[FOM] Why inclusive disjunction?
henriknordmark at mac.com
Wed Jan 10 01:57:48 EST 2007
> Can anyone provide a principled reason for why logicians choose to
> interpret "or" as inclusive disjunction?
I always thought that logicians chose the inclusive or to be the
default because they were attempting to capture the reasoning process
of mathematicians speaking Mathematical English, Mathematical-French
or what have you... Moreover, logicians like Boole were
mathematicians after all and thus biased towards the way
mathematicians tend to use the word "or".
But this of course begs the question in some sense. One might then
ask why did mathematicians choose the inclusive or as the default
interpretation. Is it actually conceptually easier to think in terms
of an inclusive or in the context of mathematics? That seems
doubtful. It seems more likely that this was a historical accident
and that sociological pressures keeps the status quo within the
mathematical community. At some level, the choice is analogous to
choosing whether to drive on the left side or right side of the road.
The choice any particular community makes is arbitrary but a choice
must be made and once you've made your choice you don't really want
to change it unless there are good enough reasons to do so.
Sociological inertia is a powerful thing. I am still amazed at the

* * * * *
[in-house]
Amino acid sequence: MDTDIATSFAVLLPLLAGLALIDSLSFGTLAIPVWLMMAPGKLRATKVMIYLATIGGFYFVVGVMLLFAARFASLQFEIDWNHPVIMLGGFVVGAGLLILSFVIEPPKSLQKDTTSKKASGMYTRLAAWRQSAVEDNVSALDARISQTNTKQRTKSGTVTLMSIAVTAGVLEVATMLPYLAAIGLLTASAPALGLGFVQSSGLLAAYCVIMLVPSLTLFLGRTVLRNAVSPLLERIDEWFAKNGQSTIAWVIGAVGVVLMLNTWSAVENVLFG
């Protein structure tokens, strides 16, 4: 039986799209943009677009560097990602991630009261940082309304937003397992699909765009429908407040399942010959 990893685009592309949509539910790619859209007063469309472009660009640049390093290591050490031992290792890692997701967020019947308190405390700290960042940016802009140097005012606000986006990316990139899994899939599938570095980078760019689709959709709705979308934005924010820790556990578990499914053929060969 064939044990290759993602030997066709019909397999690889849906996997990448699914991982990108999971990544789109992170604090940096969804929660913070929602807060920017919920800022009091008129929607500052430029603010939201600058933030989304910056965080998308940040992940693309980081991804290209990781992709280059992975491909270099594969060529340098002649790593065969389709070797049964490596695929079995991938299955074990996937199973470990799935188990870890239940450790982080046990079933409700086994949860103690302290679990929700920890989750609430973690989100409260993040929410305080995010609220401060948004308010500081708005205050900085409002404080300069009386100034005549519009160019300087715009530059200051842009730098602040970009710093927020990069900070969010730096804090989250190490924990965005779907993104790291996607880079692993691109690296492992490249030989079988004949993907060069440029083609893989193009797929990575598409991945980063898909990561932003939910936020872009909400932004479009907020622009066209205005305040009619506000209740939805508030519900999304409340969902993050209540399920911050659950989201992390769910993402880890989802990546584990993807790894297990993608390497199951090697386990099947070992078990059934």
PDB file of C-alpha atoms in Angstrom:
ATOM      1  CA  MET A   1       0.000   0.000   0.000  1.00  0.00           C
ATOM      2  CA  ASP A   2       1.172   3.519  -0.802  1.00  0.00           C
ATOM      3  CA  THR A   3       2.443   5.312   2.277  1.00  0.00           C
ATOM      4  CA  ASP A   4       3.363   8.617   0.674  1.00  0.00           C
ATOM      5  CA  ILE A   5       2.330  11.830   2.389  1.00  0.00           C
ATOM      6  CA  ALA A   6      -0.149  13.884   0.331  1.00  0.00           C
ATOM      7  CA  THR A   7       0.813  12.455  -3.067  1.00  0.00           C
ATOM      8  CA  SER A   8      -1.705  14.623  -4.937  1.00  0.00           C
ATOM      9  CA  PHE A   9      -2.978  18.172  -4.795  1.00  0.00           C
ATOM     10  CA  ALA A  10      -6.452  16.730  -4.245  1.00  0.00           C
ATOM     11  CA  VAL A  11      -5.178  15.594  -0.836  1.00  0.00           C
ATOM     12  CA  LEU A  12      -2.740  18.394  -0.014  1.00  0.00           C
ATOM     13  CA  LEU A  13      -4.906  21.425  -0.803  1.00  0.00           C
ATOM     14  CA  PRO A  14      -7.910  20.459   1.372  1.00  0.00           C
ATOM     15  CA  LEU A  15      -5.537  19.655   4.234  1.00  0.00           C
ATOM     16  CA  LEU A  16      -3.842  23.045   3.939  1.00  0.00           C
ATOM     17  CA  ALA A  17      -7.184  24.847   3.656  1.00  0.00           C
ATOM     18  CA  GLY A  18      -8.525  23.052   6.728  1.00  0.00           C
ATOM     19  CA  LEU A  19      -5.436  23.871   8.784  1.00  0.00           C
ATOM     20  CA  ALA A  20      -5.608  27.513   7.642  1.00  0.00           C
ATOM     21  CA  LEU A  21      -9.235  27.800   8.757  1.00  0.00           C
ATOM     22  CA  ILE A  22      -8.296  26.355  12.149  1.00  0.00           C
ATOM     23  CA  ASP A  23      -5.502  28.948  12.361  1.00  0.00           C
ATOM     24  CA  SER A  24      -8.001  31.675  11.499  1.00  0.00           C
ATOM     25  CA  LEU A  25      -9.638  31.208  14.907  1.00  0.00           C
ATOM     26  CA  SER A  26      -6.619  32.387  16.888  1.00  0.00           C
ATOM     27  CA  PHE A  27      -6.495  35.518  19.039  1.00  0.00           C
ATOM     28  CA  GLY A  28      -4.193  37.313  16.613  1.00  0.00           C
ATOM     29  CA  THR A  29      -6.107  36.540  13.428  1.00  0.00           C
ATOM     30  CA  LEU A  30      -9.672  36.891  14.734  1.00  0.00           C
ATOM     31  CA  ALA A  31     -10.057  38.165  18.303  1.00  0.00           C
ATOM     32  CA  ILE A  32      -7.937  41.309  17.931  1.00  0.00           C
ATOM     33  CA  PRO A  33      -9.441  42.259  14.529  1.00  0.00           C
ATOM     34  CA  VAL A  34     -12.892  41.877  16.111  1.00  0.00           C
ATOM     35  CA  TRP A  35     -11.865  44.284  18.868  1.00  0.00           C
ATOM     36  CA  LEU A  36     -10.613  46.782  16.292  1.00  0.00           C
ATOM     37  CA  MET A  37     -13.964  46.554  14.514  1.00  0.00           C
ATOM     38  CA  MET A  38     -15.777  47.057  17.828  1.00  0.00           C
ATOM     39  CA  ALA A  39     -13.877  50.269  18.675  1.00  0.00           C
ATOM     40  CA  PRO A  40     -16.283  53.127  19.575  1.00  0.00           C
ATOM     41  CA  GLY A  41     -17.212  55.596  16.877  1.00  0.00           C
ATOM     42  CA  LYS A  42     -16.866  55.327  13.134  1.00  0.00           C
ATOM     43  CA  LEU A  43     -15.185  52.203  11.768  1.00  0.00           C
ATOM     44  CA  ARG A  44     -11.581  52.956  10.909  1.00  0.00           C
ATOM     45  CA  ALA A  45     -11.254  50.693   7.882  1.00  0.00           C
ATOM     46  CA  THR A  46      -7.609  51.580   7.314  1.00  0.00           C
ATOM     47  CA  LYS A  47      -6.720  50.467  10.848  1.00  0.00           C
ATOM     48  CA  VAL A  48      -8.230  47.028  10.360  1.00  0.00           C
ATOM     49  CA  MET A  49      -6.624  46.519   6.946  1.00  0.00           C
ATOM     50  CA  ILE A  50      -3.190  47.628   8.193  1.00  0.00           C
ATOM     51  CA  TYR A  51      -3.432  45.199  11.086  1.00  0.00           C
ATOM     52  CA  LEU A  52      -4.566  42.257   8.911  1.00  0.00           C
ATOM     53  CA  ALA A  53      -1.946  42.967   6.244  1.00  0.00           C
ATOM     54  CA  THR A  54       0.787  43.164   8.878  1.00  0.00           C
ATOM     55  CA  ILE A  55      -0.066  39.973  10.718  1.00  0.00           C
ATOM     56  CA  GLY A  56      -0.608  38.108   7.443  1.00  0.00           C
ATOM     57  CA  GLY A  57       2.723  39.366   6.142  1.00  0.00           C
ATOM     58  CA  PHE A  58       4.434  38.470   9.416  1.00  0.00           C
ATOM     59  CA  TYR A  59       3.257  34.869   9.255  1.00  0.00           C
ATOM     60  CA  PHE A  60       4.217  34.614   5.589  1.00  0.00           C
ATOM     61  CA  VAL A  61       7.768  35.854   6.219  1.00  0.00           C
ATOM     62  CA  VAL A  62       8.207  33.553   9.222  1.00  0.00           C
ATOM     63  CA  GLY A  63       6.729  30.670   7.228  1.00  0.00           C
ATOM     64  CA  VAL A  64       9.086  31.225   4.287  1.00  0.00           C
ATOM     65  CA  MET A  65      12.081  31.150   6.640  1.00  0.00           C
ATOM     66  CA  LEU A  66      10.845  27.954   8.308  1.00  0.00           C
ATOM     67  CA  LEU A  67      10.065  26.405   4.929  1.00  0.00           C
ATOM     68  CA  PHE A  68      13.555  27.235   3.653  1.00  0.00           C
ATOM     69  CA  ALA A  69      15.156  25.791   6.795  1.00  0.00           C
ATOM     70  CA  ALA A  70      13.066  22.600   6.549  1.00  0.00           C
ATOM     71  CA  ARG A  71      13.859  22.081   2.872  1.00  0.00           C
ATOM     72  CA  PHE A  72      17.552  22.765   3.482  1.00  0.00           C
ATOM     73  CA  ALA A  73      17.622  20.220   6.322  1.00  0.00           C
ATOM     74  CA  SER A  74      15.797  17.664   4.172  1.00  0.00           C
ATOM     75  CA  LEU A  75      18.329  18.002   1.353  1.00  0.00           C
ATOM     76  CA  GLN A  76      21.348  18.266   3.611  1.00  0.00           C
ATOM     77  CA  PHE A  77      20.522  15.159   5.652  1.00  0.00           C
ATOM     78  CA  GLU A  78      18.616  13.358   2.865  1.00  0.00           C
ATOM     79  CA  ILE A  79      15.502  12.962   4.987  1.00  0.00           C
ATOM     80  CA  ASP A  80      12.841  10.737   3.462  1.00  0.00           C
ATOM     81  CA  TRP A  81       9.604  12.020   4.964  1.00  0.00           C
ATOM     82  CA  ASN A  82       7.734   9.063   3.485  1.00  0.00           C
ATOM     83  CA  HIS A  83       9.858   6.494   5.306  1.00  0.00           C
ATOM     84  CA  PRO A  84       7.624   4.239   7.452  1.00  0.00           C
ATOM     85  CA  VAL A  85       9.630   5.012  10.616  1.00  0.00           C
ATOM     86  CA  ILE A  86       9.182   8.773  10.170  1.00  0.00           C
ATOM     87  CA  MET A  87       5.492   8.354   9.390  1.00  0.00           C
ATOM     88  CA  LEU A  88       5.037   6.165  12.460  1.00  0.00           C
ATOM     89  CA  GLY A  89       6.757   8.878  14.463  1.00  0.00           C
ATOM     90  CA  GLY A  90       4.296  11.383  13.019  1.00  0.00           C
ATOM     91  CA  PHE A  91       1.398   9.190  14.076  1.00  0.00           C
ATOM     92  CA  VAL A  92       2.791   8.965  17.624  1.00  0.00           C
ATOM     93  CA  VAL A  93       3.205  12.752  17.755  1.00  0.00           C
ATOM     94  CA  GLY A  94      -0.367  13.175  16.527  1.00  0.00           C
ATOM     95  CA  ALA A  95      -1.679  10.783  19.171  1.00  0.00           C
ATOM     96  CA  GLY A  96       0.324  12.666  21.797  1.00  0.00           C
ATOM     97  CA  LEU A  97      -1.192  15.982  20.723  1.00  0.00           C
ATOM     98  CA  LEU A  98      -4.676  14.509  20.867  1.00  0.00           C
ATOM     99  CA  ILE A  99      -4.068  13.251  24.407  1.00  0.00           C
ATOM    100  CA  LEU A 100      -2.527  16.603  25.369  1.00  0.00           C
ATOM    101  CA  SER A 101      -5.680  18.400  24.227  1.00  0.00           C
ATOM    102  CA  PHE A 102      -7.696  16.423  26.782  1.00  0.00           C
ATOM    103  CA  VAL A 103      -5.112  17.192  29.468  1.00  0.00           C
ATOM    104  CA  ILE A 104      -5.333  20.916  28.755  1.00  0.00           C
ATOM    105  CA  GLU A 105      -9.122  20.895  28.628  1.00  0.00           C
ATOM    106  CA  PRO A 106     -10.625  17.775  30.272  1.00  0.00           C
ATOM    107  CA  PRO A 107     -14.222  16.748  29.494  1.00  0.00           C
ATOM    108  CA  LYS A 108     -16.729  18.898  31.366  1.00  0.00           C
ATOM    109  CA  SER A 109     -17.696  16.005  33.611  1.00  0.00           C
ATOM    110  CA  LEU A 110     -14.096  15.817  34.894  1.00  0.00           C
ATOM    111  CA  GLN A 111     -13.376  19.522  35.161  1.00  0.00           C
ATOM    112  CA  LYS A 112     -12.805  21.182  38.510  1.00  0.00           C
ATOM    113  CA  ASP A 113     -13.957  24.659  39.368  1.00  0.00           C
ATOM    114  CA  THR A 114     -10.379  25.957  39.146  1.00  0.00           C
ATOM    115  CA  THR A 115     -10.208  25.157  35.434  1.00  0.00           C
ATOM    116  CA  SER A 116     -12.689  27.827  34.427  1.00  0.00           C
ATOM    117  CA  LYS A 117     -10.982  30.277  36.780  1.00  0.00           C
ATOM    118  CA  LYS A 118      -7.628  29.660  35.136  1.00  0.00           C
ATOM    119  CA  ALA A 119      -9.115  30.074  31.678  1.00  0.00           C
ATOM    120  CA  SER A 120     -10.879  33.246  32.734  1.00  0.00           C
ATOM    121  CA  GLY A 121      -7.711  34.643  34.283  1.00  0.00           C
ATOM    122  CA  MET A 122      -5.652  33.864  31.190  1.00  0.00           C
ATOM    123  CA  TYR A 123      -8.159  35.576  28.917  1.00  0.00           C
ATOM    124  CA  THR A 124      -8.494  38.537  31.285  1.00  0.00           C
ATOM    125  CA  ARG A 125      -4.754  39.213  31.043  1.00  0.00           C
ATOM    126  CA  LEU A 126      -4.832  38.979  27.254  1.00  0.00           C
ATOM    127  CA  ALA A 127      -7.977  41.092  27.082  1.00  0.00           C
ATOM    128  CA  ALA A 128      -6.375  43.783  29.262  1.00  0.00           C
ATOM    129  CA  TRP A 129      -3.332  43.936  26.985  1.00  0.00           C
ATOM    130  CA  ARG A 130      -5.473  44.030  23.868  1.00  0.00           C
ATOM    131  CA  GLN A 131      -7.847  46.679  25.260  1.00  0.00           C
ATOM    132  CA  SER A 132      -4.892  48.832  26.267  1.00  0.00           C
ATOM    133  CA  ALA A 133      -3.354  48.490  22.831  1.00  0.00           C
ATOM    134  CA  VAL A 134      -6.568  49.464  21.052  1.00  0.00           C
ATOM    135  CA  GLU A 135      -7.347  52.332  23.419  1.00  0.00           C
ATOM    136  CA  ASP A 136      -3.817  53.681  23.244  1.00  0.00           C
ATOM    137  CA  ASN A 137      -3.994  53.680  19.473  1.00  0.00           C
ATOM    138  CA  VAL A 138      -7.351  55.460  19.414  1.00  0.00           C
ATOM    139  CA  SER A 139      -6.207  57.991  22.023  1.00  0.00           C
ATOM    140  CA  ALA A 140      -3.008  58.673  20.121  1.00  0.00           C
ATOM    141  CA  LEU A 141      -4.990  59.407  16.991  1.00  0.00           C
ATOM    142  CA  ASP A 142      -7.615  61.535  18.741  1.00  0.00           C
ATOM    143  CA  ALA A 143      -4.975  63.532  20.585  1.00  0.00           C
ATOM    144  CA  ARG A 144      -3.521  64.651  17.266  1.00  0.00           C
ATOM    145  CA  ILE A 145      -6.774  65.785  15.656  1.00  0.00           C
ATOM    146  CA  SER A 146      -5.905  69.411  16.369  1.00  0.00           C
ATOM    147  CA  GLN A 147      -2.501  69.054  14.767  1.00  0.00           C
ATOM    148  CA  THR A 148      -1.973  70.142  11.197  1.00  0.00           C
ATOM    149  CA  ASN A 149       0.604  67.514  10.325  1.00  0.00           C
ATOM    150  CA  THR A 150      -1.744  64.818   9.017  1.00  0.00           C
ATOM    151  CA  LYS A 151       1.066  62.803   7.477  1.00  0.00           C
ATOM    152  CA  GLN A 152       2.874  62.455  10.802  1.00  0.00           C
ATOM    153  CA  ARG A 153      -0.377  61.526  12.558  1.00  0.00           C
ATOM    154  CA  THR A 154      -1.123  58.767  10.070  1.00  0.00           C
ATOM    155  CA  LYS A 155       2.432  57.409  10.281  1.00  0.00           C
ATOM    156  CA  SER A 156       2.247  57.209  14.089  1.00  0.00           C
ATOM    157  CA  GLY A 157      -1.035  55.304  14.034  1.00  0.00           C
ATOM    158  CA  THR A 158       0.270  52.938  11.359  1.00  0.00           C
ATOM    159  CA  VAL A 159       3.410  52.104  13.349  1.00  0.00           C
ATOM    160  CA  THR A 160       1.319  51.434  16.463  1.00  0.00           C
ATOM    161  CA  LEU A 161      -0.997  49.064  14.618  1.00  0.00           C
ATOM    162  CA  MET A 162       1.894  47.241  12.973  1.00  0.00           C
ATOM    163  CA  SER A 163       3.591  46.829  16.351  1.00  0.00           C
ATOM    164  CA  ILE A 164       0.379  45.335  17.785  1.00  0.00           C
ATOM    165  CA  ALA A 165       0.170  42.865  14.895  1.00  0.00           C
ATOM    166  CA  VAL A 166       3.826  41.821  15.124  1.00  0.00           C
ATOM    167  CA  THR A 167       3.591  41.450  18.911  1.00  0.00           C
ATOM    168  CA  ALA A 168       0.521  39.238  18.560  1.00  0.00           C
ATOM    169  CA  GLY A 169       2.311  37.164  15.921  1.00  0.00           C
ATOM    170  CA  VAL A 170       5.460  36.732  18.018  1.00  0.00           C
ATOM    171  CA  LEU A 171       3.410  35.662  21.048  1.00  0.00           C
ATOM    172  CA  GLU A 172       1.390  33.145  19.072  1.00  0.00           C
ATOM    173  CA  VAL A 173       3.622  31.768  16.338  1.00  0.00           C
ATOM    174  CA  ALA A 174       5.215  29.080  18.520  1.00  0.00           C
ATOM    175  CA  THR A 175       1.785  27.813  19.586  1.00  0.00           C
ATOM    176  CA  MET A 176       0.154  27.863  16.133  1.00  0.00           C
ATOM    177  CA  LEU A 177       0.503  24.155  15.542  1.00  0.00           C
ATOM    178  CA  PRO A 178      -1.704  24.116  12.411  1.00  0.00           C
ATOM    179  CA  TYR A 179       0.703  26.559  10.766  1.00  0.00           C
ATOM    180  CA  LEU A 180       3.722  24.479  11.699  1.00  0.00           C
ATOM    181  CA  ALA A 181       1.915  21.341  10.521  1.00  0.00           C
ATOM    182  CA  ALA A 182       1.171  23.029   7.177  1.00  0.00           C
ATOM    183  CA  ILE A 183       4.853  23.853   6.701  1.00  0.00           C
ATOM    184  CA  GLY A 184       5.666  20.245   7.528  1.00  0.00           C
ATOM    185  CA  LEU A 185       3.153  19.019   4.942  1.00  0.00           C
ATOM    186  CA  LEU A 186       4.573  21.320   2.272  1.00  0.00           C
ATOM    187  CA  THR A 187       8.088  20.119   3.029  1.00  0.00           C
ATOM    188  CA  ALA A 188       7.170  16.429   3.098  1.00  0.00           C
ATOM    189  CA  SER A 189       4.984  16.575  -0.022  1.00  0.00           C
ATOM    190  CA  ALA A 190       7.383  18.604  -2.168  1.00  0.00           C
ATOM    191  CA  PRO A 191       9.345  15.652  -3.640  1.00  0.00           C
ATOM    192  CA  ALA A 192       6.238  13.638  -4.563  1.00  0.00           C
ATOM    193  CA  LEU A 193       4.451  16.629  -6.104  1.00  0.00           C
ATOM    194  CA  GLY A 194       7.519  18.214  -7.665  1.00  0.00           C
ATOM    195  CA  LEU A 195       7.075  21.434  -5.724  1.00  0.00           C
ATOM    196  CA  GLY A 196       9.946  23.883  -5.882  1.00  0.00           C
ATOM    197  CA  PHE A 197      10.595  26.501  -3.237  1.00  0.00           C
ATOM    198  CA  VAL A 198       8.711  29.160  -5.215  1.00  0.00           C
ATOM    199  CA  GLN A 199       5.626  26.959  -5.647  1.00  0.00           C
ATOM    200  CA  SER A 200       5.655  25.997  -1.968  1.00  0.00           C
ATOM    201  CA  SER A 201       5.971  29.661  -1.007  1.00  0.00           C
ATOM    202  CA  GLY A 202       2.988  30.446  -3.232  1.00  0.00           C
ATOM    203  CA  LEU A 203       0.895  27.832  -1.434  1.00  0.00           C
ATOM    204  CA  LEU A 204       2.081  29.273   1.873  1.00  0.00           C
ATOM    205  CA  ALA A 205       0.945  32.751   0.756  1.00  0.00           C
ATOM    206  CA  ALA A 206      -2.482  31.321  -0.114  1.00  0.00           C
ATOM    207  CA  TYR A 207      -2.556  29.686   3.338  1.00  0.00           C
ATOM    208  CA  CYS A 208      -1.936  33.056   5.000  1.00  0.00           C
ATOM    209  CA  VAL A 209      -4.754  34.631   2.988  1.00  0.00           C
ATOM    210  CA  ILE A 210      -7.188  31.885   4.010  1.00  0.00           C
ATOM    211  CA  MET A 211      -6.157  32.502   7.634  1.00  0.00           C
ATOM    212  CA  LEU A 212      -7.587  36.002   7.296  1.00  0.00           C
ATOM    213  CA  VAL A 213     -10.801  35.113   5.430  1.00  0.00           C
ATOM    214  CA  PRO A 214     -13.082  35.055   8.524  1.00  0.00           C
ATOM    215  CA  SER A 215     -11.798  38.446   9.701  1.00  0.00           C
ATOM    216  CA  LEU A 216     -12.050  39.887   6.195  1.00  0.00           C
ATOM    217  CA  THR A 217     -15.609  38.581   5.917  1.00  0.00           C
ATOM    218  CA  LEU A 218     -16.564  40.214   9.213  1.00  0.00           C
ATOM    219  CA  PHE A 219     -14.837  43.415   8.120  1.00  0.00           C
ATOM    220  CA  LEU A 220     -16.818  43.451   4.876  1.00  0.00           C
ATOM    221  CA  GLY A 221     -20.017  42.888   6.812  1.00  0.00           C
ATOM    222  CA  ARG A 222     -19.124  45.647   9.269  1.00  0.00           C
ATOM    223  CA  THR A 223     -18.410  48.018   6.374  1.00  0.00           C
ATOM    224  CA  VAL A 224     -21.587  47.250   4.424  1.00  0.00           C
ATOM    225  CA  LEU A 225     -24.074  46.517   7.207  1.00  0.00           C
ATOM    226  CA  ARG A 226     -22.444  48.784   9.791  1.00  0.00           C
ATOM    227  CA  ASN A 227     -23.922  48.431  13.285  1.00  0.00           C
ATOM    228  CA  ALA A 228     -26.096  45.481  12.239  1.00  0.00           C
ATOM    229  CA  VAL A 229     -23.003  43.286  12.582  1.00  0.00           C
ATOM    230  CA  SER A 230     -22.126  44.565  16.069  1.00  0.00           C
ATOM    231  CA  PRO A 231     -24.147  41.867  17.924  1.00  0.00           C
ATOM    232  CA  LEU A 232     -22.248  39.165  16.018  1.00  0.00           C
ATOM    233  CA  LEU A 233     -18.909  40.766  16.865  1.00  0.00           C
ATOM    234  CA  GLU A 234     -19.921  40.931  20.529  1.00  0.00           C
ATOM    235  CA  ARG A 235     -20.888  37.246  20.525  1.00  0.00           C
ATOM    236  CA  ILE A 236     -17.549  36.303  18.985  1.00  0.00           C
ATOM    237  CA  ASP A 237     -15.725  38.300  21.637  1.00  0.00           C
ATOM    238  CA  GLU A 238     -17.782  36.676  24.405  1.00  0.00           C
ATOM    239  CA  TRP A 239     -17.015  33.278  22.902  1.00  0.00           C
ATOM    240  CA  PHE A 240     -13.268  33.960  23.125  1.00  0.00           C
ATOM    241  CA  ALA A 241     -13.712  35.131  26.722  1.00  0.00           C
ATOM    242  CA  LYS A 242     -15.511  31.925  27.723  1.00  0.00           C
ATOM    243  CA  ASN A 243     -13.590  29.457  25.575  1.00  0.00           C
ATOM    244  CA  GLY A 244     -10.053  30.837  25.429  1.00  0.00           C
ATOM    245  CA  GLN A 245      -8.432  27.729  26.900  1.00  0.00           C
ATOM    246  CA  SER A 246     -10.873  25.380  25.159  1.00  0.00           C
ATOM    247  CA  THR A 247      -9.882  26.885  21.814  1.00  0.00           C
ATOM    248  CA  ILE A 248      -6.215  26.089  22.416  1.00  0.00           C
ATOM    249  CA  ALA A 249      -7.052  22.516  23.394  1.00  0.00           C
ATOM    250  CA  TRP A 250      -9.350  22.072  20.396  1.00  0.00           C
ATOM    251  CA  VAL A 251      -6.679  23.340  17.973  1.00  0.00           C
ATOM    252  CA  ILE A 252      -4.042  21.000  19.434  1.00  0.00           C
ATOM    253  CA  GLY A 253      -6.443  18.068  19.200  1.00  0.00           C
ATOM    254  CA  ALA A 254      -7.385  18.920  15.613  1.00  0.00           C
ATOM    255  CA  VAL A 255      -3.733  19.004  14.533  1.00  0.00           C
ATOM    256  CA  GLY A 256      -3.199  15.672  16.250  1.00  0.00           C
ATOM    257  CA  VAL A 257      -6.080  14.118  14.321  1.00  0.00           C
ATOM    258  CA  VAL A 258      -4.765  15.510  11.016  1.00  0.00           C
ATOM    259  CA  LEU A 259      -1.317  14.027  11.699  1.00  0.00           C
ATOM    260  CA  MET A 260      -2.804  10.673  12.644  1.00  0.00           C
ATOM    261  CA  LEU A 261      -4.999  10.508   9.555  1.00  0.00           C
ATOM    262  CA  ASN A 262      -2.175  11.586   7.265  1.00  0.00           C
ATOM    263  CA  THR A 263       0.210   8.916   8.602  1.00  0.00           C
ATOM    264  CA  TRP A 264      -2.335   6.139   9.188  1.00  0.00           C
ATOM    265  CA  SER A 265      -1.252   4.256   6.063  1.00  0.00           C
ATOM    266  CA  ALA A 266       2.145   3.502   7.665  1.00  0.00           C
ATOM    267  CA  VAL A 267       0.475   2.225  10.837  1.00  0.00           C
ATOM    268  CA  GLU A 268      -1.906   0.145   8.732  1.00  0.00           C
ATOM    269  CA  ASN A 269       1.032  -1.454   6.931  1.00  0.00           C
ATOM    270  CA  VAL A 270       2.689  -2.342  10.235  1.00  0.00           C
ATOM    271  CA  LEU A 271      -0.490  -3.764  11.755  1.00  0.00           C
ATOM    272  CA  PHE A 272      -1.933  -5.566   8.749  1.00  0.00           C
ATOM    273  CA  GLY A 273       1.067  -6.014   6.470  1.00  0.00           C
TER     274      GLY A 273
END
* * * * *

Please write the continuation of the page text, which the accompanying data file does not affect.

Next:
fact that the U.S.A. has not adopted the metric system even if it is
clearly a much better system that what they use now. In Sweden,
people were driving on the left side of the road with cars that had
the steering wheel on the left and this was causing lots of
accidents. Despite this, the Swedish people voted against changing
the side of the road on which they drove in a referendum.
Fortunately, eventually the Swedish government decided to ignore the
will of the people and make the change to drive on the right side of
the road anyway.
Anyways, my point is that I don't think you will find any principled
reasons as to why logicians choose inclusive disjunction.
Alas, from a pedagogical point of view it would be better if such a
reason did exist.
Institute for Logic, Language and Computation
Universiteit van Amsterdam
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